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Imran Khan’s Populism Clashes with Pakistan’s Economic Realities

  • Husain Haqqani
  • Sep, 2020
  • 95
  • Political Debate

All politicians have to adjust or tweak policies, but the rate at which Imran Khan makes U-turns is dizzying

Pakistani Foreign Minister Shah Mehmood Qureshi may have jeopardized otherwise cordial relations with Saudi Arabia with his unusual ultimatum to Riyadh demanding an extraordinary meeting of the Organization of Islamic Conference (OIC) on Kashmir. Qureshi threatened that if the Saudi-led OIC failed to summon a meeting, “Pakistan would be ready to go for a session outside OIC.”

The Saudis do not look kindly upon ultimatums and will be especially offended when it comes from a country that has frequently sought economic bailouts from the Kingdom. From helping pay for Pakistan’s first batch of F-16 fighter aircraft in the 1980s to the $6 billion loan that helped Pakistan tide over its balance of payments crisis just two years ago, the Saudis have stood by Pakistan in times of need.

Saudi Arabia is also a significant employer of expatriate Pakistani labor and a major source of remittances. Some Pakistani leaders blame the Saudis for promoting radical Islamism in the country through their funding of mosques and madrassas. More recently, burgeoning Saudi economic ties with India have irked Pakistanis who see world affairs as a zero-sum game between India and Pakistan.

Pakistan seems to be having difficulty with understanding some fundamental realities of international relations. The traditional bond between the two countries led current Saudi Minister of State for Foreign Affairs Adel al Jubeir to remark in 2007 (according to a leaked WikiLeaks cable) that “We in Saudi Arabia are not observers in Pakistan, we are participants.”

But due to Pakistan’s inability to transform itself into a productive economy, the country’s bilateral trade with Saudi Arabia stands at a meager $3.6 billion. Saudi trade with India, on the other hand, has risen to $27 billion and is expanding further. Saudis look at Pakistan as a recipient of their assistance, including direct budget support, oil supplied on deferred payment basis, and several hundred thousand jobs for unskilled workers; for them India is a major trading partner.

Given that asymmetric reality, successive Pakistani governments have acted humbly with the Kingdom’s leadership. But humility or gratitude run contrary to the core narrative of Prime Minister Imran Khan’s populist government. This narrative portrays Pakistan as the world’s only Muslim nuclear weapons power, destined to lead the Muslim world and, therefore, entitled to the support of other Muslim countries.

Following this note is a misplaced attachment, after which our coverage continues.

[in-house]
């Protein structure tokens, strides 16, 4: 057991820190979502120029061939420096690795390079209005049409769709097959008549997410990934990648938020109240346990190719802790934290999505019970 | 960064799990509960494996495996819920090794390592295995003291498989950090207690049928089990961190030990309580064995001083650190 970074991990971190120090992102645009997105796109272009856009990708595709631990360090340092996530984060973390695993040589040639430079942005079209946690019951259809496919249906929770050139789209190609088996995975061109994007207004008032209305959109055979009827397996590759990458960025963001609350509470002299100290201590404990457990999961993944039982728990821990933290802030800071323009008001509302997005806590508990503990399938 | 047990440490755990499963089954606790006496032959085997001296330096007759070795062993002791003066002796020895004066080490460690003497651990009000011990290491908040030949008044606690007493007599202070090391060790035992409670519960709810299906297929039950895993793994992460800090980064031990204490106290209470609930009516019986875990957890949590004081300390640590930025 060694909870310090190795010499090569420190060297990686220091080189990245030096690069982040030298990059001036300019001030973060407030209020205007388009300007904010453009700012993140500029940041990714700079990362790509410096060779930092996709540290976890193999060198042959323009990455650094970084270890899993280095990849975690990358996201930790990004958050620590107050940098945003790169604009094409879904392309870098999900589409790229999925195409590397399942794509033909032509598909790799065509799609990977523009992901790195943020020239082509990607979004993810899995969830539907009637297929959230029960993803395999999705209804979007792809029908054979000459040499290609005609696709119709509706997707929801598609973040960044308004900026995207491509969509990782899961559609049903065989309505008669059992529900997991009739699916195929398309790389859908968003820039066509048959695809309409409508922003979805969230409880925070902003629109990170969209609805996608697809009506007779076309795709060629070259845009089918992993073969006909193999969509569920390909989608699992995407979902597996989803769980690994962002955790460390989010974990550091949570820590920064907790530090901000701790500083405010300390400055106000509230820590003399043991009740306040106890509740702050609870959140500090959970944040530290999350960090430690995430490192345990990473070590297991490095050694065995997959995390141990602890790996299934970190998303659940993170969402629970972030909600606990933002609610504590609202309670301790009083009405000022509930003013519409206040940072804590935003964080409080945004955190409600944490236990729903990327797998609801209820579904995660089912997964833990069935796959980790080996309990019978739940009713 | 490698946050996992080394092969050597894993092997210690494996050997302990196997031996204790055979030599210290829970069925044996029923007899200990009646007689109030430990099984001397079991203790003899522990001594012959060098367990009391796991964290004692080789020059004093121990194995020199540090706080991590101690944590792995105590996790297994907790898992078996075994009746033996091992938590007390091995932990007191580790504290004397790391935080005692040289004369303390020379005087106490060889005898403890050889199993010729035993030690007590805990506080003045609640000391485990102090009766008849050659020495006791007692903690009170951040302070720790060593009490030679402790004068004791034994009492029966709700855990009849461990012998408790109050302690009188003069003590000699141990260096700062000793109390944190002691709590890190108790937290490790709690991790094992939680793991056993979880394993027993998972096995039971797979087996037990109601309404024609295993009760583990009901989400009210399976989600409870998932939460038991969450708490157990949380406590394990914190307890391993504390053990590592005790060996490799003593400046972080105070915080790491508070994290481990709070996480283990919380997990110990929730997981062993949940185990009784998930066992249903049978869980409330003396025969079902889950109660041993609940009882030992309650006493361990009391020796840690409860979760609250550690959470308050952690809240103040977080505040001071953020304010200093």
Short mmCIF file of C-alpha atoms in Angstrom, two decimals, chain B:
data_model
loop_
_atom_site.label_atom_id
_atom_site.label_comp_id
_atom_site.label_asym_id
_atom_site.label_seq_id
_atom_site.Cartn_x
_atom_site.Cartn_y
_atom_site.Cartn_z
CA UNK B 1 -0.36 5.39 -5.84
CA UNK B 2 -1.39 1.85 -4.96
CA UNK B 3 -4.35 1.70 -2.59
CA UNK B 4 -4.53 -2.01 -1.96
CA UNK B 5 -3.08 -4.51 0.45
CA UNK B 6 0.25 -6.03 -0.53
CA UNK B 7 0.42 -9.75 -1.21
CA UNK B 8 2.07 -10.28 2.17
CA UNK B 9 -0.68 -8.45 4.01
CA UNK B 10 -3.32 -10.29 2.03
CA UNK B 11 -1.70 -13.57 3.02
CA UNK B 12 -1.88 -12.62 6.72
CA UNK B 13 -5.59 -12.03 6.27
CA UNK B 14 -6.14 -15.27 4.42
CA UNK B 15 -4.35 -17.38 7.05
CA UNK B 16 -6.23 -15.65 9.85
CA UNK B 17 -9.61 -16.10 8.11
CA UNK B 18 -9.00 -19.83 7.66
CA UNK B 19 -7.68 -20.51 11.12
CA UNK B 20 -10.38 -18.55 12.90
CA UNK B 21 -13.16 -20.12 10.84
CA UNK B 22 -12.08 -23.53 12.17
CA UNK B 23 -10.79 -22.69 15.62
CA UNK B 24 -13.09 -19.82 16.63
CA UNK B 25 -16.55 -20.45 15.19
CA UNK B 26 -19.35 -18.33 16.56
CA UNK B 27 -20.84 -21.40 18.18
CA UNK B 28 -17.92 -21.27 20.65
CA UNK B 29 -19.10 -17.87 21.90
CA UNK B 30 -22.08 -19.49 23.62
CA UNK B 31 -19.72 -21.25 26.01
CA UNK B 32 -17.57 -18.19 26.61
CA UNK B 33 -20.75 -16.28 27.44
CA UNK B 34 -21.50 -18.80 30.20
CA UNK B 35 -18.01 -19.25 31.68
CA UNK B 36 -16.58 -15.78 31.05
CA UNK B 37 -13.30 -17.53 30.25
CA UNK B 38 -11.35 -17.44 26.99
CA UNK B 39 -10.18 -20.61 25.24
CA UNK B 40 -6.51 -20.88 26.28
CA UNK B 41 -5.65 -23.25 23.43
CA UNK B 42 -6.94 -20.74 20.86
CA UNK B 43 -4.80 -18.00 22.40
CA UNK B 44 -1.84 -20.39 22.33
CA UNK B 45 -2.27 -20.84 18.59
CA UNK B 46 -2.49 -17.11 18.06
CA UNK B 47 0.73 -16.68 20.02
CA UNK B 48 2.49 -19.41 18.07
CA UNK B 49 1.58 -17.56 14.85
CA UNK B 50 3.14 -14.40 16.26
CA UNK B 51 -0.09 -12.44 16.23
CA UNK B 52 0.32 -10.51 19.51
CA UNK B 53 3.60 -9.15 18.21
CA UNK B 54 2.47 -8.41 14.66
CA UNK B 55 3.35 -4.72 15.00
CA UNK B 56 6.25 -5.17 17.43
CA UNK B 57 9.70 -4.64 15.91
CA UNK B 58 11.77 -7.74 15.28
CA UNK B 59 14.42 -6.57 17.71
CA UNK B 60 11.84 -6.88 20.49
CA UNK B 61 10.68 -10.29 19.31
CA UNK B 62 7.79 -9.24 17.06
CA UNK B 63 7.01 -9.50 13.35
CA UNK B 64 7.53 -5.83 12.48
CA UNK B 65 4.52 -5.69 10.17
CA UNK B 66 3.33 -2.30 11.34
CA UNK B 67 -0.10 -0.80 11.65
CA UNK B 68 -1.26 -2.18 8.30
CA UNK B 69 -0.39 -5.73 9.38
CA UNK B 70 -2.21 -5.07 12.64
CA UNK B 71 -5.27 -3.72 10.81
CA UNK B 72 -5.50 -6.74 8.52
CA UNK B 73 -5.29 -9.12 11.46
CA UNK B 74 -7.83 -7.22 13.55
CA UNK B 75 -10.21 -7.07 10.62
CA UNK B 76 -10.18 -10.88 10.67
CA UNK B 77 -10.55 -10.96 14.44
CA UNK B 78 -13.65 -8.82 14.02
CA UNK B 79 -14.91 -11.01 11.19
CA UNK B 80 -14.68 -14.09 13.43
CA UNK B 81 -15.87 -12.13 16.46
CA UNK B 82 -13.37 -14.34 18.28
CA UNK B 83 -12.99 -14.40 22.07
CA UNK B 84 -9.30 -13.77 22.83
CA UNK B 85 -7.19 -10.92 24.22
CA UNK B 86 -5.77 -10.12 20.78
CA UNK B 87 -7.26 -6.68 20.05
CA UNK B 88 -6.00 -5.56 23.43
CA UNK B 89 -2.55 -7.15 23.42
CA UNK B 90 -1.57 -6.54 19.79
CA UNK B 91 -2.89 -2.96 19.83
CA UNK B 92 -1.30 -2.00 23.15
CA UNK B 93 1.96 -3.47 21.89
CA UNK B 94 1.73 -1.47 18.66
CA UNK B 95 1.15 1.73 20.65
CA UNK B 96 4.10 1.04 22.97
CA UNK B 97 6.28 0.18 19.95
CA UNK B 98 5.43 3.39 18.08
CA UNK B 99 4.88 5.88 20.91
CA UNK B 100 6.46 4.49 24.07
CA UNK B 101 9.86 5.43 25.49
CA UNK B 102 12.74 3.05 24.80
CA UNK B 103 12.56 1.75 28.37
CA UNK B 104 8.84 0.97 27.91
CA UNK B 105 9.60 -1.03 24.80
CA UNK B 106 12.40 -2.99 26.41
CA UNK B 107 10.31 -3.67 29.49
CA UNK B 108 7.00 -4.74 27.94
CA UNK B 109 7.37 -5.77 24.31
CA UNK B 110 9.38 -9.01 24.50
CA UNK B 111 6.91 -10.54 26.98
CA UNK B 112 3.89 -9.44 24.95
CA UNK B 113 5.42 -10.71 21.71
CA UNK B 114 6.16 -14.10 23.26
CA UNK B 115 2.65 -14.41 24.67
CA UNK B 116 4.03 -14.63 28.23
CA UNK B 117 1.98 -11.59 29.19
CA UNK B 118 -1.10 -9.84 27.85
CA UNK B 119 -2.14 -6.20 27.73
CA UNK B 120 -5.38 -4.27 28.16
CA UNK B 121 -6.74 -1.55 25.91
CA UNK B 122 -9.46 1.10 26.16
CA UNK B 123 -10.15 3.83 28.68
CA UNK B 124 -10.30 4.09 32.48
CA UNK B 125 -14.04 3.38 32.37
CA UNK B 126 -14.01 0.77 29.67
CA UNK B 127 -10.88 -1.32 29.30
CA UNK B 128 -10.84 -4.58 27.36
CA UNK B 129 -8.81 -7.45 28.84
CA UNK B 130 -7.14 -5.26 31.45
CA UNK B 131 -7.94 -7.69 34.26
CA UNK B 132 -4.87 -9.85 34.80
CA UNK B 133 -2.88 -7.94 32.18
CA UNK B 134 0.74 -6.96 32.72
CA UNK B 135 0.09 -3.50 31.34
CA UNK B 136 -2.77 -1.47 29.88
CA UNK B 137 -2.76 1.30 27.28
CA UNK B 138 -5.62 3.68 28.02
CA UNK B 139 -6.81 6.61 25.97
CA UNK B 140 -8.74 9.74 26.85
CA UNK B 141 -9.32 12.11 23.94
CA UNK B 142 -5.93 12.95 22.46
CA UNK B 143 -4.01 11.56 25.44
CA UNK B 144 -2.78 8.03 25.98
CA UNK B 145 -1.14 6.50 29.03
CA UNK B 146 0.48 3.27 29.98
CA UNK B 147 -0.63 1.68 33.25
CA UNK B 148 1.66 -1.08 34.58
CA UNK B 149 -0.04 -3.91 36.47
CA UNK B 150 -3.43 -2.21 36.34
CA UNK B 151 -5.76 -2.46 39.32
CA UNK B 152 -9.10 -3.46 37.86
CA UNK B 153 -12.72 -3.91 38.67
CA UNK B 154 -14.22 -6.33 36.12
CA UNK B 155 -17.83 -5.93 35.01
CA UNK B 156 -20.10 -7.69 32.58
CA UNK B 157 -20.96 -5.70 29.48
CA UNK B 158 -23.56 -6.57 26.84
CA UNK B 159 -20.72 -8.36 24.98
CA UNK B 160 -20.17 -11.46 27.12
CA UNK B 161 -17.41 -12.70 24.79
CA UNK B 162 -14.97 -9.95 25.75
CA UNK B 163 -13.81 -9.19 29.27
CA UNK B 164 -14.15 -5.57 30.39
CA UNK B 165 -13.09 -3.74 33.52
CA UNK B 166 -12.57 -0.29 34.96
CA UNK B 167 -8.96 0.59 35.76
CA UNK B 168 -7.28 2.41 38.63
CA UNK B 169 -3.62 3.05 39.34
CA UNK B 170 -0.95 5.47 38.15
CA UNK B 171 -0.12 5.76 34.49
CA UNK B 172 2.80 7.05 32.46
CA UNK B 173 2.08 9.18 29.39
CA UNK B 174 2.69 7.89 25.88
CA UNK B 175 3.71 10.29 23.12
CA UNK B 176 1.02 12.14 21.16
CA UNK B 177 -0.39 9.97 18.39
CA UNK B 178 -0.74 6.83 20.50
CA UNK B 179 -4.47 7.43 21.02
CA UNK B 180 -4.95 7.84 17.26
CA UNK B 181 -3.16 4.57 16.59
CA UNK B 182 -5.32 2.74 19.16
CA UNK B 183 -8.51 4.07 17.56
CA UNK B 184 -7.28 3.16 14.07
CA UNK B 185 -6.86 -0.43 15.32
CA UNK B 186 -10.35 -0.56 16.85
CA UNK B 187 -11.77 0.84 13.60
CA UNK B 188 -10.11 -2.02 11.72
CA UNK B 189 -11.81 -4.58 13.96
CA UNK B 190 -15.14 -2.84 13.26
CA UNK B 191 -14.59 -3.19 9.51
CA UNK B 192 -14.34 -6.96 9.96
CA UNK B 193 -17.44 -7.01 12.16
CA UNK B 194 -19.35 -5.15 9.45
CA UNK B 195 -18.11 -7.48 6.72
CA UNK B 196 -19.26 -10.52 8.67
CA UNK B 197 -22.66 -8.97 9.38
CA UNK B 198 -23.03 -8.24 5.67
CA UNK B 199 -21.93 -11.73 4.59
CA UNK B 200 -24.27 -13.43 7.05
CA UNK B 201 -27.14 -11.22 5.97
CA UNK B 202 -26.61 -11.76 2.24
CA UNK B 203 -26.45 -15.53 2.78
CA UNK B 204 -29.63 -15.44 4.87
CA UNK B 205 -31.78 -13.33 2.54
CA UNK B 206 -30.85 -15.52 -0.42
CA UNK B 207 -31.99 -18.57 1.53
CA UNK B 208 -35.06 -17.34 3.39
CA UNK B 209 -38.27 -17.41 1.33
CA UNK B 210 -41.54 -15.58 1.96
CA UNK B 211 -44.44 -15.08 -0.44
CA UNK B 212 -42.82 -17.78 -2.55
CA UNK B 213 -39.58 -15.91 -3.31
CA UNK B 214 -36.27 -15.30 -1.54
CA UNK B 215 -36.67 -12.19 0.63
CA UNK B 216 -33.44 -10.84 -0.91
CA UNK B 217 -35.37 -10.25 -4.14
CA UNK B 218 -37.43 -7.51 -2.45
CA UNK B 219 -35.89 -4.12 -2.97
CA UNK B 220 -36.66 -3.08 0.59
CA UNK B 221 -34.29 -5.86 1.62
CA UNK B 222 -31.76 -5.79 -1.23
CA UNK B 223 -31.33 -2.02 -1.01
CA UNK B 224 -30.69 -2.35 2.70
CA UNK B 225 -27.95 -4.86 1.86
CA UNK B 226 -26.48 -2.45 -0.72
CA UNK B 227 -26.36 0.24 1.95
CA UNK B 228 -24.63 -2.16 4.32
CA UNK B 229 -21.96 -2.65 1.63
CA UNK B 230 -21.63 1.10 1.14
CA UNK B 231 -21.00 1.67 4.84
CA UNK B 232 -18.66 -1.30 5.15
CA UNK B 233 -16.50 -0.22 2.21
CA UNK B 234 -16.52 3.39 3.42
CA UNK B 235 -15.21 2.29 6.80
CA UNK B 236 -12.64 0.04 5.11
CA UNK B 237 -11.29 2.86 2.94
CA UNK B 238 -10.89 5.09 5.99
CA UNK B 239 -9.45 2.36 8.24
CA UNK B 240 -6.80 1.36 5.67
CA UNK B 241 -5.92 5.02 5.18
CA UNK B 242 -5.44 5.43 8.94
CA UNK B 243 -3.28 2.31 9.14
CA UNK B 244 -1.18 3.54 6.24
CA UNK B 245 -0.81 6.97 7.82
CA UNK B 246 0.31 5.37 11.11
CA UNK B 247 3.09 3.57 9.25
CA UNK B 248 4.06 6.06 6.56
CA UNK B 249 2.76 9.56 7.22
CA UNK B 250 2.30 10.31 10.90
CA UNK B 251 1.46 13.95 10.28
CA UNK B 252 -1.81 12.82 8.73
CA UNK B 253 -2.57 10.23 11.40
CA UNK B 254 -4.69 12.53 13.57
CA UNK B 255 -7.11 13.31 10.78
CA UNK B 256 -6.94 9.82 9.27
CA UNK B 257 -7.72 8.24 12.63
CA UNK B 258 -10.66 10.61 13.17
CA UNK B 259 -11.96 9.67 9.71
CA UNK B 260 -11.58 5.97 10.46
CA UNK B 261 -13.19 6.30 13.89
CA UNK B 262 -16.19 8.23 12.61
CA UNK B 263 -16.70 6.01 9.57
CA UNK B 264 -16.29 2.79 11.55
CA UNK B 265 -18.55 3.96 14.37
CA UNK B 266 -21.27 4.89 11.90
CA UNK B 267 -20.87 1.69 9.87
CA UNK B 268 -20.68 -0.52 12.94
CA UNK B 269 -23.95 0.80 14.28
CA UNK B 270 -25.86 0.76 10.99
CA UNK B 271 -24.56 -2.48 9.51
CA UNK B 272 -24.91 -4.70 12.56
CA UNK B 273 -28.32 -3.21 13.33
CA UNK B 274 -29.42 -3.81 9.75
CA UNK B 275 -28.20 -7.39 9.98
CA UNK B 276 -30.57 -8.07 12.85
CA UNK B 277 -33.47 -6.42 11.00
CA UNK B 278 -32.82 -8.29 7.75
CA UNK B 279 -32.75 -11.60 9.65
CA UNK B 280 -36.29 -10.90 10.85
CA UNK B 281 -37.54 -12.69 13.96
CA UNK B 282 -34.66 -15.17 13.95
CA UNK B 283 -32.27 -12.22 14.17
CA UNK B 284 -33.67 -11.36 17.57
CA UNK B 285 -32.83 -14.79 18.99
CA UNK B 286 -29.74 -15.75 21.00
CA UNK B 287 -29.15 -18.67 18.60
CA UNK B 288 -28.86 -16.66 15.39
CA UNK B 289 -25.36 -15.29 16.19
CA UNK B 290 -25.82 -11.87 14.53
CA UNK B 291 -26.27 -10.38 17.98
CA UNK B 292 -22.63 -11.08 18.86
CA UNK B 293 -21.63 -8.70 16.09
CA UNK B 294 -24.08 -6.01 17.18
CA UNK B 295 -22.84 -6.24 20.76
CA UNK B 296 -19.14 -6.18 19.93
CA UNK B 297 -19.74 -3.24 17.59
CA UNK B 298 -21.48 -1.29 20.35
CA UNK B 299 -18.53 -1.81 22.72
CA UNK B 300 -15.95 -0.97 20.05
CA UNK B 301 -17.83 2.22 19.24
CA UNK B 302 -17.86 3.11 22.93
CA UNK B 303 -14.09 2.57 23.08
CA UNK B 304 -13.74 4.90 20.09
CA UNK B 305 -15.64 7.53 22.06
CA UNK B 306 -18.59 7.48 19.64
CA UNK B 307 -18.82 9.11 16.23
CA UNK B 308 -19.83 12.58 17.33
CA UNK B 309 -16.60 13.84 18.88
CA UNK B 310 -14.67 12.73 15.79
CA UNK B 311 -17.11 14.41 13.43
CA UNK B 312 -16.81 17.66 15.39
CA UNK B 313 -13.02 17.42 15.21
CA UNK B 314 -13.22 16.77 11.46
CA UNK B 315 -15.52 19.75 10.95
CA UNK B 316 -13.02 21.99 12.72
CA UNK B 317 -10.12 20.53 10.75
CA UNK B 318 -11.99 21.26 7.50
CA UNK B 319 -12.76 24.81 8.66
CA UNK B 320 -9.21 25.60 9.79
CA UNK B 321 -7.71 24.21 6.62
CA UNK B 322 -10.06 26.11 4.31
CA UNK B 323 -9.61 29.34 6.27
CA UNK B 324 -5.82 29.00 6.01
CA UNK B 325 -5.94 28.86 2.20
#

Khan tells Pakistanis that, notwithstanding their low literacy and school enrollment rates, they are a great people who have been held back only by poor leadership. Now that they have found an “honest leader” in Khan, Pakistan can settle its scores with India, “liberate Kashmir,” and occupy its rightful position at the global high table.

That rhetoric implies that Pakistan does not need to make compromises with other countries based on mutual interests. The world needs Pakistan and Pakistan, under its great leader Imran Khan, will set the agenda for how others interact with Pakistan.

Such grandiloquence might appeal to many Pakistanis, but it counts for little outside Pakistan. As a result, over the last two years, Pakistan’s diplomats have had to grovel before world leaders while Khan and his ministers cause outrage and misgivings in the world’s capitals.

For now, the fall out of Qureshi’s public insult to the Saudis has been a demand to return the $3 billion Riyadh lent on a short-term basis and a delay in the renewal of the agreement to defer payment on oil supplies. Pakistan borrowed $1 billion from China to start returning the Saudi loan, a classic case of borrowing from Peter to pay Paul.

But it is only a matter of time before Pakistani officials remind Khan and Qureshi of Pakistan’s dependence on Saudi Arabia and the pitfalls of owing even more money to China. While China can lend Pakistan ever more cash and tighten its stranglehold on the country, it still lacks the ability to help maintain oil supplies.

It would not be surprising if Khan walks back his foreign minister’s tough talk about Saudi Arabia. He is already known by many epithets including “U-Turn Khan,” attributed to his propensity to overturn earlier decisions on politics, economy, foreign relations, public health, and even sports. He once described the ability to make U-turns as the “hallmark of great leadership.”

Unfortunately, this shifting of positions has more to do with Khan being egocentric, weak, and untrustworthy, rather than an inability to comprehend changing circumstances.

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